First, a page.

TWISTED METAL Review: Stars Shine Amidst Much Vehicular Mayhem
Anthony Mackie and Stephanie Beatriz are the saving graces in an otherwise wearisome action-comedy series, adapted from the video-game series, now streaming on Peacock TV.
A male milkman meets a lady thief.
The 10-episode series is now streaming on Peacock TV .
It's getting crowded in the video-game adaptation space lately.
Earlier this year, moviegoers ignored our review and flocked to movie theaters in order to park their children in front of The Super Mario Bros. Movie, perhaps missing that the fun cold war thriller Tetris has just popped on Apple TV+. (See J. Hurtado's review out of SXSW for more on that film.)
Last week, Twisted Metal debuted on Peacock TV, just ahead of Gran Turismo hitting theaters next week. (To be fair, the latter is the true story of a video-game player who earned the reward of driving a real race-car in a real race-car event because he was such an awesome video-game player.) First released in 1995, Twisted Metal inspired a series of games, the last appearing in 2012.
In 2012, a big-screen feature film began active development, which was halted in 2017. More recently, the project was revived as a television series, with Deadpool writers Rhett Reese and Paul Wernick on board to help develop. Michael Jonathan Smith (Cobra Kai) wrote the first two episodes, as well as the season finale, with television veteran Kitao Sakurai helming four episodes.
Peacock dropped all 10 episodes at once. Each episode runs about 30 minutes and is packed with vehicular mayhem, salty language, and a plethora of bloody violence. It's told with a wisecracking voice, where nothing is to be taken seriously, including the severed limbs and constant threat of imminent death.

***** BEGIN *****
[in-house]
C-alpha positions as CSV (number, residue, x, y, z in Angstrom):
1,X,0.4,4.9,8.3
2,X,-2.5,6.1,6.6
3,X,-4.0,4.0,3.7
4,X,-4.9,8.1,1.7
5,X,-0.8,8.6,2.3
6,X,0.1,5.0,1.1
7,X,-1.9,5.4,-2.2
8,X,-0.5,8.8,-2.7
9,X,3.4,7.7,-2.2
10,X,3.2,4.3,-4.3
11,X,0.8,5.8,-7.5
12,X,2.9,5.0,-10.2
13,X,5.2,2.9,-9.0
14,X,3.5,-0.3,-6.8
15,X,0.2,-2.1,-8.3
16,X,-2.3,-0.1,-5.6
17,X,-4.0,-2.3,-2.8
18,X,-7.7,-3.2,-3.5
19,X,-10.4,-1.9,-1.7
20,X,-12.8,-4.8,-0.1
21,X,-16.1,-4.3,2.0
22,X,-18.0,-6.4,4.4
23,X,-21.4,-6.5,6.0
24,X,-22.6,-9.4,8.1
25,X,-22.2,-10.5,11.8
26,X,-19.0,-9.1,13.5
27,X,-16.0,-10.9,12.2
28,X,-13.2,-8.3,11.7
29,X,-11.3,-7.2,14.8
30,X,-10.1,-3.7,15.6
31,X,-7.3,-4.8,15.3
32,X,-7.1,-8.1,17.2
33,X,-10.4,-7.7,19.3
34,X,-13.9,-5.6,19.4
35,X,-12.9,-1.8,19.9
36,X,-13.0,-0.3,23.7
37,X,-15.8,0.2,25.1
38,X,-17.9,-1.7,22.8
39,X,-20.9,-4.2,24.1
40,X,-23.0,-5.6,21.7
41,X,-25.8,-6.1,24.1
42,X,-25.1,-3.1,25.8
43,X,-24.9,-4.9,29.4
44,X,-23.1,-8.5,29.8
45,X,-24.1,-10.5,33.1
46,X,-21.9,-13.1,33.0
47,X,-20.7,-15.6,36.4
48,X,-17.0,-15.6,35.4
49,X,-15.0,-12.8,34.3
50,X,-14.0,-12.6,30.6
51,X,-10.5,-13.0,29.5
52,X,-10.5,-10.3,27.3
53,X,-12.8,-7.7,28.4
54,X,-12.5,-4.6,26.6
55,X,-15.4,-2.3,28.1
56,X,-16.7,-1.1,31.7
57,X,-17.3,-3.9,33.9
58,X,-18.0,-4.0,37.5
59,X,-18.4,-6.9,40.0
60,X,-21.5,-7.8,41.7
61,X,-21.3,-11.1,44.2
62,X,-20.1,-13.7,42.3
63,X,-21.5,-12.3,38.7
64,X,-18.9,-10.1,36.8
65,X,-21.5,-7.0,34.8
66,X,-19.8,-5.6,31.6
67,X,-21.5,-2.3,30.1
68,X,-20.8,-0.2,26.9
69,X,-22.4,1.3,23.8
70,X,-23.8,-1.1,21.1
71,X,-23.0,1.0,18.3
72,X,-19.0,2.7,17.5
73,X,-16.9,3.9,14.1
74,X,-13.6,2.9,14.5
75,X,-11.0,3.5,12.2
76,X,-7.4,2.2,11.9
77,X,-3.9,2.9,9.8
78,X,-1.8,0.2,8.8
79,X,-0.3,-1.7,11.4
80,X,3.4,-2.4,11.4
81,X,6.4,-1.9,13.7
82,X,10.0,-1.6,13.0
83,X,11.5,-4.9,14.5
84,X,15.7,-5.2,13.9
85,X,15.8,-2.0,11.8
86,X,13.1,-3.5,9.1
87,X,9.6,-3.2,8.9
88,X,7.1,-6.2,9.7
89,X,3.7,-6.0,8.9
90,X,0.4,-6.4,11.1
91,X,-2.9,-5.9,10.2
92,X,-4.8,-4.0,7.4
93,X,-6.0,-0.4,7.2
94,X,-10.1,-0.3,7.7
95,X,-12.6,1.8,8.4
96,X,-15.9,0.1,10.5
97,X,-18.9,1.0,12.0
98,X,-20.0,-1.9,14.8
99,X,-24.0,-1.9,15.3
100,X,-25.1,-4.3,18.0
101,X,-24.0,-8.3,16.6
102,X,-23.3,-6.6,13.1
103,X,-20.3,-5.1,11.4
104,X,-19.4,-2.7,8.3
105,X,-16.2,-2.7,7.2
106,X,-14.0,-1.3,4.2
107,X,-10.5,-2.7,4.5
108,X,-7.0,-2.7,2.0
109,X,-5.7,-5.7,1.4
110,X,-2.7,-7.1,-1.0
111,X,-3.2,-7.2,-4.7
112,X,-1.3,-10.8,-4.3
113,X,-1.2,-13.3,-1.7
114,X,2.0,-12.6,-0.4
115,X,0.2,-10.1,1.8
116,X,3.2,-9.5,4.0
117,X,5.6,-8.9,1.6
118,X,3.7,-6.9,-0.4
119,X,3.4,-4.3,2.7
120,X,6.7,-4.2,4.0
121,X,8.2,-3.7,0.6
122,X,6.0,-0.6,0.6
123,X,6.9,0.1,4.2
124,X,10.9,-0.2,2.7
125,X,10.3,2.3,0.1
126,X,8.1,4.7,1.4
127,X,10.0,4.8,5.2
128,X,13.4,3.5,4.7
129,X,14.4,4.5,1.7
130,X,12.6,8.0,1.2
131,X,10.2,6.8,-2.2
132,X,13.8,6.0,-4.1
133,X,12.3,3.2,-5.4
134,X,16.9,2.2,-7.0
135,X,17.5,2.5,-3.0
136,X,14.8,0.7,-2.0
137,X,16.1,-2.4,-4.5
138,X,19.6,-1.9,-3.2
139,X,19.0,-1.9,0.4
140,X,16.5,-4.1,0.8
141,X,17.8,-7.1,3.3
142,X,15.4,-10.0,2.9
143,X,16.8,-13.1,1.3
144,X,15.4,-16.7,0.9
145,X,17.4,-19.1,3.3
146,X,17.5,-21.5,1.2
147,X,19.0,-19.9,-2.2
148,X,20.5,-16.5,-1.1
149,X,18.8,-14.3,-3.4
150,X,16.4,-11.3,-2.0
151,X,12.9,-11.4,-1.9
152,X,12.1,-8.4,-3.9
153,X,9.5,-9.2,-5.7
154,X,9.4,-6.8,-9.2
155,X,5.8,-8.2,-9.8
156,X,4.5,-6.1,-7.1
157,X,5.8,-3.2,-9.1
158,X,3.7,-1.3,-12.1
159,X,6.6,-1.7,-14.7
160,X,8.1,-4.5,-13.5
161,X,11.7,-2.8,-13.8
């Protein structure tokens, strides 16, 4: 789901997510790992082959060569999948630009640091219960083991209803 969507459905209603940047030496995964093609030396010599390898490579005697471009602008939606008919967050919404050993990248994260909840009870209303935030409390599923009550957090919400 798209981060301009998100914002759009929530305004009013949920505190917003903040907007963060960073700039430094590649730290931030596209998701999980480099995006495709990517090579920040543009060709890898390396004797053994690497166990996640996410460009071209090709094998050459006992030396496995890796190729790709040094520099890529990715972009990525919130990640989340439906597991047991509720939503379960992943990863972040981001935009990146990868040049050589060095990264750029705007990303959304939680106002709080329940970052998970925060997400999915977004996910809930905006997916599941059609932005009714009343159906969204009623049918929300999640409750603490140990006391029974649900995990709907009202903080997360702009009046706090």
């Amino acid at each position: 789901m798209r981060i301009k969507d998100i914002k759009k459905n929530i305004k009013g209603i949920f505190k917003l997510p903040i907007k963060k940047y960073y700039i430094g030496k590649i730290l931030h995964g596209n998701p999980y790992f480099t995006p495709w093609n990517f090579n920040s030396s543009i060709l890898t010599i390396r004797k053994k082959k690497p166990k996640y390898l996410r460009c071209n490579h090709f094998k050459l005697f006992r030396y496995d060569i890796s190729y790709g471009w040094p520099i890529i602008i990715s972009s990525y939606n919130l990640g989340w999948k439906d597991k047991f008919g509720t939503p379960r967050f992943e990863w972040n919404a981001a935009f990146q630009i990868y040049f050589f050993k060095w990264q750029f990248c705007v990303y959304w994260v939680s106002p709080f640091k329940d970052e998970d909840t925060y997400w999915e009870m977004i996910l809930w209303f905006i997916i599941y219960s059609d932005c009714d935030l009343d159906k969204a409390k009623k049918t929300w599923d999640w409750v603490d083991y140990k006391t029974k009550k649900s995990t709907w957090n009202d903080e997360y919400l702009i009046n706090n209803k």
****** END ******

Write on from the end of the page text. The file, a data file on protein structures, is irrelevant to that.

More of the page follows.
In the midst of this carnage, Anthony Mackie and Stephanie Beatriz are the lead characters, unhappily yoked together initially before their steadfast walls of distrust slowly crumble and they become wary road warriors, in something resembling a (sort of) romance in the wrecked post-apocalyptic years. Their stand-off, get-away-from-me attitude is a defense mechanism against the horrors of their world, of course, and in the half-hour format, their relationship works effectively as a buffer to all the blood and violence.
Anthony Mackie and Stephanie Beatriz nicely invert stereotypical characterizations, with Mackie playing something like a teenager who is out of his depth when he's not driving his souped-up delivery car: a scared, callow, naive young person. On the other hand, Beatriz turns her trademark clipped, dismissive delivery into a weapon, almost equal to her ferocity as a killing machine with vengeance on her mind and in her heart.
The narrative arc may lack dramatic power or investment, but it's a suitable framework for bashing cars, crashing trucks, and killing people. A beefy killer with a clown mask is played by Samoa Joe and voiced by Will Arnett, with Thomas Haden Church as a road warrior who commands his troops while wearing a law officer's uniform.
Twisted Metal is exactly what it says on the tin: no more, no less. At least it's honest about that.